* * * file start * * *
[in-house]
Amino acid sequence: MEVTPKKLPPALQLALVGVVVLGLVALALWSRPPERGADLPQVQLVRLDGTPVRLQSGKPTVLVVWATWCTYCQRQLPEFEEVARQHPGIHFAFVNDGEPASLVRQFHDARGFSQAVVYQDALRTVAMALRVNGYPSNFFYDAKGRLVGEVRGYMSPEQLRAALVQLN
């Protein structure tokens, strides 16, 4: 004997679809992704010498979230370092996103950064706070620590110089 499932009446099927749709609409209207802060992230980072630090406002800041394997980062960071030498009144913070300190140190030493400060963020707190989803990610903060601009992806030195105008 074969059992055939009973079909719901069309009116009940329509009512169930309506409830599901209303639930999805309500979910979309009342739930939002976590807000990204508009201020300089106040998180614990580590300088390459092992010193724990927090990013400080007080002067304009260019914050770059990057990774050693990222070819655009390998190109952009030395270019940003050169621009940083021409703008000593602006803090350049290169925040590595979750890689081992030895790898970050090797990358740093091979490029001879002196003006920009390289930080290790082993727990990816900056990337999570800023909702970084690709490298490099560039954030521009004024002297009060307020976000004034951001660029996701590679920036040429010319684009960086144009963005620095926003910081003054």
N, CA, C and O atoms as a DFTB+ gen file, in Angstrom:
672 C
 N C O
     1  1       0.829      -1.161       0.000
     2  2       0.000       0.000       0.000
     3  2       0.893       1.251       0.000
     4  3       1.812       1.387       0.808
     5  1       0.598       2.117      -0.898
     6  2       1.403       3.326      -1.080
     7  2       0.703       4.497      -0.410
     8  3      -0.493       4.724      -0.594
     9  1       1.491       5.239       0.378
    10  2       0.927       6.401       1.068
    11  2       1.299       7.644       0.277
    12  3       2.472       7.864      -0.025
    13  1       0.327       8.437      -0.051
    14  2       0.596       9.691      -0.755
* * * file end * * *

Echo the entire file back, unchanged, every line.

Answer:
[in-house]
Amino acid sequence: MEVTPKKLPPALQLALVGVVVLGLVALALWSRPPERGADLPQVQLVRLDGTPVRLQSGKPTVLVVWATWCTYCQRQLPEFEEVARQHPGIHFAFVNDGEPASLVRQFHDARGFSQAVVYQDALRTVAMALRVNGYPSNFFYDAKGRLVGEVRGYMSPEQLRAALVQLN
């Protein structure tokens, strides 16, 4: 004997679809992704010498979230370092996103950064706070620590110089 499932009446099927749709609409209207802060992230980072630090406002800041394997980062960071030498009144913070300190140190030493400060963020707190989803990610903060601009992806030195105008 074969059992055939009973079909719901069309009116009940329509009512169930309506409830599901209303639930999805309500979910979309009342739930939002976590807000990204508009201020300089106040998180614990580590300088390459092992010193724990927090990013400080007080002067304009260019914050770059990057990774050693990222070819655009390998190109952009030395270019940003050169621009940083021409703008000593602006803090350049290169925040590595979750890689081992030895790898970050090797990358740093091979490029001879002196003006920009390289930080290790082993727990990816900056990337999570800023909702970084690709490298490099560039954030521009004024002297009060307020976000004034951001660029996701590679920036040429010319684009960086144009963005620095926003910081003054």
N, CA, C and O atoms as a DFTB+ gen file, in Angstrom:
672 C
 N C O
     1  1       0.829      -1.161       0.000
     2  2       0.000       0.000       0.000
     3  2       0.893       1.251       0.000
     4  3       1.812       1.387       0.808
     5  1       0.598       2.117      -0.898
     6  2       1.403       3.326      -1.080
     7  2       0.703       4.497      -0.410
     8  3      -0.493       4.724      -0.594
     9  1       1.491       5.239       0.378
    10  2       0.927       6.401       1.068
    11  2       1.299       7.644       0.277
    12  3       2.472       7.864      -0.025
    13  1       0.327       8.437      -0.051
    14  2       0.596       9.691      -0.755